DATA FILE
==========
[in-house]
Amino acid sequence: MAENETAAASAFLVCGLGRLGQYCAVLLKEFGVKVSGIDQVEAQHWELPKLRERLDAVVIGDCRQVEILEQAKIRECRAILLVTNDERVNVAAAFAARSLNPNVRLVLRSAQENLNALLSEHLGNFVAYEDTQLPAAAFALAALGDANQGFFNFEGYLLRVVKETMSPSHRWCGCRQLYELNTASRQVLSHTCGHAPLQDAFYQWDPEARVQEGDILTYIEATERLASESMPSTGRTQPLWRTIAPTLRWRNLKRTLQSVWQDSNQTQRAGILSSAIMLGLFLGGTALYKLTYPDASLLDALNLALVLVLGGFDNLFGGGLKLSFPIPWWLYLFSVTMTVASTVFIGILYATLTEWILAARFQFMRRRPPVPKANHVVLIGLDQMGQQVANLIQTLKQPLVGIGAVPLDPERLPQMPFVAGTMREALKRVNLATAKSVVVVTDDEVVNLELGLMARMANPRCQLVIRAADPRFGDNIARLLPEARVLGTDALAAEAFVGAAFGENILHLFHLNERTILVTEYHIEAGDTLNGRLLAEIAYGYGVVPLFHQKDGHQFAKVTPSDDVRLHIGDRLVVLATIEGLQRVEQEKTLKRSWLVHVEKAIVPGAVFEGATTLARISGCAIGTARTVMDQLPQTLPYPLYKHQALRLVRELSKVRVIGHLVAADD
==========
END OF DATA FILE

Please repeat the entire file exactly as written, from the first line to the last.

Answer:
[in-house]
Amino acid sequence: MAENETAAASAFLVCGLGRLGQYCAVLLKEFGVKVSGIDQVEAQHWELPKLRERLDAVVIGDCRQVEILEQAKIRECRAILLVTNDERVNVAAAFAARSLNPNVRLVLRSAQENLNALLSEHLGNFVAYEDTQLPAAAFALAALGDANQGFFNFEGYLLRVVKETMSPSHRWCGCRQLYELNTASRQVLSHTCGHAPLQDAFYQWDPEARVQEGDILTYIEATERLASESMPSTGRTQPLWRTIAPTLRWRNLKRTLQSVWQDSNQTQRAGILSSAIMLGLFLGGTALYKLTYPDASLLDALNLALVLVLGGFDNLFGGGLKLSFPIPWWLYLFSVTMTVASTVFIGILYATLTEWILAARFQFMRRRPPVPKANHVVLIGLDQMGQQVANLIQTLKQPLVGIGAVPLDPERLPQMPFVAGTMREALKRVNLATAKSVVVVTDDEVVNLELGLMARMANPRCQLVIRAADPRFGDNIARLLPEARVLGTDALAAEAFVGAAFGENILHLFHLNERTILVTEYHIEAGDTLNGRLLAEIAYGYGVVPLFHQKDGHQFAKVTPSDDVRLHIGDRLVVLATIEGLQRVEQEKTLKRSWLVHVEKAIVPGAVFEGATTLARISGCAIGTARTVMDQLPQTLPYPLYKHQALRLVRELSKVRVIGHLVAADD